The cranky New York Observer critic was one of several reviewers who panned Franco's staging of the new off-Broadway play "The Long Shrift" with the Rattlestick Playwrights Theater in New York.
The play by Robert Boswell, running through Aug. 23, is notable for being one of two theater projects that the career-multitasking Franco has worked on in recent weeks. As many of the reviews noted, the star has juggled directing responsibilities on the play with his current role on Broadway in "Of Mice and Men," which has eight performances a week.
For "The Long Shrift," Franco re-teamed with actor Scott Haze, who appeared in the Franco-directed movies "Child of God" and "As I Lay Dying." Haze plays an accused rapist, and the drama follows his often turbulent emotional journey following his release from prison.
The bad reviews seem to be in the rear-view mirror already for Franco, who recently published a book of poems and is reportedly set to appear in (but not direct) a movie titled "Michael."
Reed's review in the New York Observer described the production as "an unspeakable horror." The plot and characters don't make "any sense, of course, which seems to be a condition Mr. Franco thrives on." The production amounts to about "one hour and 35 minutes of numbingly pretentious speeches. There is no intermission and the bathrooms are closed, so if you do plan to suffer through 'The Long Shrift,' plan ahead."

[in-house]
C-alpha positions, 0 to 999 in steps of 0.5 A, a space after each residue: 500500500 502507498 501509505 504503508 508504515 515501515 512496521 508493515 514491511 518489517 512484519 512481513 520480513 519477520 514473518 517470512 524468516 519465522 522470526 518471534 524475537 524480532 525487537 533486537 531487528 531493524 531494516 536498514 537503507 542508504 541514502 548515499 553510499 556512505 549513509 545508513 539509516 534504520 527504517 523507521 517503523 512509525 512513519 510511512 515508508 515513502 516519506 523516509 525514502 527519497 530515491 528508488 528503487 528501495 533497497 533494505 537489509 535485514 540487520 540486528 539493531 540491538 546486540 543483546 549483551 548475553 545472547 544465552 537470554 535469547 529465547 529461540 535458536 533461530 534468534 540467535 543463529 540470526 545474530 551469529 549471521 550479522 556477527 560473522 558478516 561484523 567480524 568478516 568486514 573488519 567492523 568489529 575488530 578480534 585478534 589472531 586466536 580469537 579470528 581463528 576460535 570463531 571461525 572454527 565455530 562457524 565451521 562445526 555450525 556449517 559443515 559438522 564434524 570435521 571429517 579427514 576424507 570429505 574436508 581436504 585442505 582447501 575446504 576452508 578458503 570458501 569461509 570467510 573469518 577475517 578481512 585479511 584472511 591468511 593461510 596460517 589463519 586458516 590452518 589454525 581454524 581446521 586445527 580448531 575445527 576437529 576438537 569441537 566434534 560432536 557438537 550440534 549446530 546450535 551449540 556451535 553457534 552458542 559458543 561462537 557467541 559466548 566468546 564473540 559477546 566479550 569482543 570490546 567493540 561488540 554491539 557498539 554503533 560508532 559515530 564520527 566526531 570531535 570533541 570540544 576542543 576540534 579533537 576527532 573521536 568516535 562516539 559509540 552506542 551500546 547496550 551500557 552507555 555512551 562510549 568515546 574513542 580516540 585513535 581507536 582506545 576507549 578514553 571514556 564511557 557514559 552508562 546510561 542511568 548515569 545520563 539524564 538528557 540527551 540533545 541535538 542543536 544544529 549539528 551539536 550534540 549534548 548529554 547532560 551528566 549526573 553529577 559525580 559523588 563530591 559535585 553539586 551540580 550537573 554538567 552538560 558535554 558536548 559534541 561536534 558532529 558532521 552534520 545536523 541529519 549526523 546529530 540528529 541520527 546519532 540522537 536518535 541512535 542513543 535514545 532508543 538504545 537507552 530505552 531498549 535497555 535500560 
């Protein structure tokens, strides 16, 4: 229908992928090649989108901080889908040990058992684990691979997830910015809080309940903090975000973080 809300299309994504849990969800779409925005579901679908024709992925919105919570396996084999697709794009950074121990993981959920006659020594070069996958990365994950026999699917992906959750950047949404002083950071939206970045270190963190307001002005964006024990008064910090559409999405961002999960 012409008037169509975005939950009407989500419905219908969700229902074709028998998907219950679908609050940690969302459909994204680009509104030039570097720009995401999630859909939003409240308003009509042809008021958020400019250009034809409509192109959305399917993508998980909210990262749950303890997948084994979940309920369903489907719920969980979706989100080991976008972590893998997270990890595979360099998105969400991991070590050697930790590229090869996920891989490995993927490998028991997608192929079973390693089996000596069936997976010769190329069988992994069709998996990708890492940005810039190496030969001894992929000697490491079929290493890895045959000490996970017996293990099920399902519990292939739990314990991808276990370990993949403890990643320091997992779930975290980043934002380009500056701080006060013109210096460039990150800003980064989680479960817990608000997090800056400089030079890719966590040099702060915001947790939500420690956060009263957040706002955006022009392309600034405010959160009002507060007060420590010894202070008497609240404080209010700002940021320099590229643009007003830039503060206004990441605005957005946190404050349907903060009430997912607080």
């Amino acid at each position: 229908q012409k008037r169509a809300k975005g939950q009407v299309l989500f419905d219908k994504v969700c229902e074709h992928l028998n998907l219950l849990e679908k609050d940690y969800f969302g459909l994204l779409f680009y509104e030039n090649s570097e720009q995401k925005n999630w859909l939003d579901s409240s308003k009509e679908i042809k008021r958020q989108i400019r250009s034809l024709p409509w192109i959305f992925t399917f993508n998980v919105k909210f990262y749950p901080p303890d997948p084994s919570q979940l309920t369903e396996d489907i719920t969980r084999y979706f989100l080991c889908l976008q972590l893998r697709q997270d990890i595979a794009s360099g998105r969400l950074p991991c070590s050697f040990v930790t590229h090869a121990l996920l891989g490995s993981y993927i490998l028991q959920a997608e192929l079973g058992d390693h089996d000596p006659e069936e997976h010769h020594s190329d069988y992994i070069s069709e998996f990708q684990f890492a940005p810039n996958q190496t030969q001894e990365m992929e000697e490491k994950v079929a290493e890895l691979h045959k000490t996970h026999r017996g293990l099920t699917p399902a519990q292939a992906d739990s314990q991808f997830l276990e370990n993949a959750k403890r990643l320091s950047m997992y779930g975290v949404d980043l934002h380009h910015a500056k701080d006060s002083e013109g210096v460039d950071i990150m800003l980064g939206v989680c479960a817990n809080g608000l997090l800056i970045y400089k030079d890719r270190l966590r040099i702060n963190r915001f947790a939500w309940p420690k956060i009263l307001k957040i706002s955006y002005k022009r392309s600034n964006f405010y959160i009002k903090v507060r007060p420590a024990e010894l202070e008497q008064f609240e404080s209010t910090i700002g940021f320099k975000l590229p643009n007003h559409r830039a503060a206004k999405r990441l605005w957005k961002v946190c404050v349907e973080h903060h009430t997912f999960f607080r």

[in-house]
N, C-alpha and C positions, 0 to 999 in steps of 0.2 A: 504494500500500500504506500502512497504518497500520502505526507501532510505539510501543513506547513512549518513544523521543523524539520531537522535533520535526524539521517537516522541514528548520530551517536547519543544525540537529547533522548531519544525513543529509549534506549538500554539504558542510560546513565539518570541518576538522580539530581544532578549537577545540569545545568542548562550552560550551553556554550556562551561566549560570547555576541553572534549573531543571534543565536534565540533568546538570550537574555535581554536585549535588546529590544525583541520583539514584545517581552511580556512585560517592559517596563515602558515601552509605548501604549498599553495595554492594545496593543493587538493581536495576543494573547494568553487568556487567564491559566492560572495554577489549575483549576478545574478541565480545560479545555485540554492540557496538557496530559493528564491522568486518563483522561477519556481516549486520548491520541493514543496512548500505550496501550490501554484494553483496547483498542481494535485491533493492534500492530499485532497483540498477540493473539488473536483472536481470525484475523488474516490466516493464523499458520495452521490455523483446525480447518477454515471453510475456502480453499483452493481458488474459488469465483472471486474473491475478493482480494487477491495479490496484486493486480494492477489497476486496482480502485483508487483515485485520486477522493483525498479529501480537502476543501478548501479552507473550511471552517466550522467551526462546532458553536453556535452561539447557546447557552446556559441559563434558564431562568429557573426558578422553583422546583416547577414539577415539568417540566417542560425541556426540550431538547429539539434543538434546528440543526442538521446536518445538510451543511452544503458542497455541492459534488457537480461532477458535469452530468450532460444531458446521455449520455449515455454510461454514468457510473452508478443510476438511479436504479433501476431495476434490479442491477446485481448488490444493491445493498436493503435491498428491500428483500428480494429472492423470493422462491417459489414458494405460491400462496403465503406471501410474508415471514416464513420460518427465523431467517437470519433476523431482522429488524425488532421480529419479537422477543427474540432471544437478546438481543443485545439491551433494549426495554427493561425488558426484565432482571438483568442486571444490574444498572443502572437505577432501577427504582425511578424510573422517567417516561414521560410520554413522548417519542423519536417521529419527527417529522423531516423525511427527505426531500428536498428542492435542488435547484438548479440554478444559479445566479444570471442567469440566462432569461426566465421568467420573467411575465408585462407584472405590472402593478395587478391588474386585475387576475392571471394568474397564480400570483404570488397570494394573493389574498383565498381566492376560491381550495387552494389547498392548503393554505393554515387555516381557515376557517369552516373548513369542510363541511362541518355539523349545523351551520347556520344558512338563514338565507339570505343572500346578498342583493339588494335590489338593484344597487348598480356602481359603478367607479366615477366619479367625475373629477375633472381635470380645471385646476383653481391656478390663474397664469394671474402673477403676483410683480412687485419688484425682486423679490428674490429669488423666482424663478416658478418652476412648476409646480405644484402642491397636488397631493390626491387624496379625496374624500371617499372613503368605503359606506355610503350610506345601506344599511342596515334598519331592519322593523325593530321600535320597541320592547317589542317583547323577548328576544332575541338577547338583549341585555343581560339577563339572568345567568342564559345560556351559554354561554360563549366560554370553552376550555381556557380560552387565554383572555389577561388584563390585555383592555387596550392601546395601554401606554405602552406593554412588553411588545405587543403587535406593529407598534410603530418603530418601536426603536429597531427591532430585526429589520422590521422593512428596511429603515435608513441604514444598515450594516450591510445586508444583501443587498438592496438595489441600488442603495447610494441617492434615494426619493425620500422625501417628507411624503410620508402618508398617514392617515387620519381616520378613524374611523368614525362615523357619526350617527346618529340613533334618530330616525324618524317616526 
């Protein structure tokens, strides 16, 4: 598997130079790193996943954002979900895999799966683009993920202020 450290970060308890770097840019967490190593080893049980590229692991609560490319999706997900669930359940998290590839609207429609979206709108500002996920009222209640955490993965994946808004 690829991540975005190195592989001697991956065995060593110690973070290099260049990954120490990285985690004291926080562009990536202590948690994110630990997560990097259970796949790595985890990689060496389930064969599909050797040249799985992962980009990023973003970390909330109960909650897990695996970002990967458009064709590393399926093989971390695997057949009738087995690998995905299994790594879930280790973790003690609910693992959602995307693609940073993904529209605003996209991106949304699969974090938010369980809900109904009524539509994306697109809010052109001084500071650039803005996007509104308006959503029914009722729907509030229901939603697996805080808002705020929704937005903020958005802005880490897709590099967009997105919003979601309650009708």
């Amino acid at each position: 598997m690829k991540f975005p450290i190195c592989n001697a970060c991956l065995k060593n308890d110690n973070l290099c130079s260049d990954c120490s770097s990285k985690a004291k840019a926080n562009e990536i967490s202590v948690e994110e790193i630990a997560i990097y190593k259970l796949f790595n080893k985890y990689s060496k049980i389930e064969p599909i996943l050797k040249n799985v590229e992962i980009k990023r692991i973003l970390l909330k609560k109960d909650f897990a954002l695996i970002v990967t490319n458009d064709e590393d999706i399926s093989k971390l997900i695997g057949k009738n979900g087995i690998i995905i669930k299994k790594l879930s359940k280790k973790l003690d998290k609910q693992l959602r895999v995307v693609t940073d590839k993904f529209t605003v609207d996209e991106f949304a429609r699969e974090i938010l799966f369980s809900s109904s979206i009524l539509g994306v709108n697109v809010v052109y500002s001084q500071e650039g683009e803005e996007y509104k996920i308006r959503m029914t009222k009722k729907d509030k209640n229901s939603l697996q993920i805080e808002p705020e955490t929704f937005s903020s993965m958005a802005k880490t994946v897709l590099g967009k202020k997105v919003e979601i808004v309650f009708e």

Jesse Green of New York magazine wrote that "you have to give Franco credit for devoting some millifraction of his lightning-bug attention to serious theater." But he should "seek out material that’s less glib and inconsistent — in other words, less like himself, or the self he mostly lets us see."
The Hollywood Reporter's David Rooney described the play as an "emotionally bogus wannabe Sam Shepard effort" that Franco stages "like … well, a bad high school play." The play's "circuitously overworked dialogue has the literary feel of a stretched-out short story, and while the production is certainly Actor-y, it's also resolutely untheatrical."
Linda Winer of Newsday wrote that "most of the dialogue is both implausible and stupefying. Intentions are sincere but crises are bogus." Franco has made an "an ill-considered stage-directing debut" in a play by a novice dramatist — and "inexperience is obvious in both of them."
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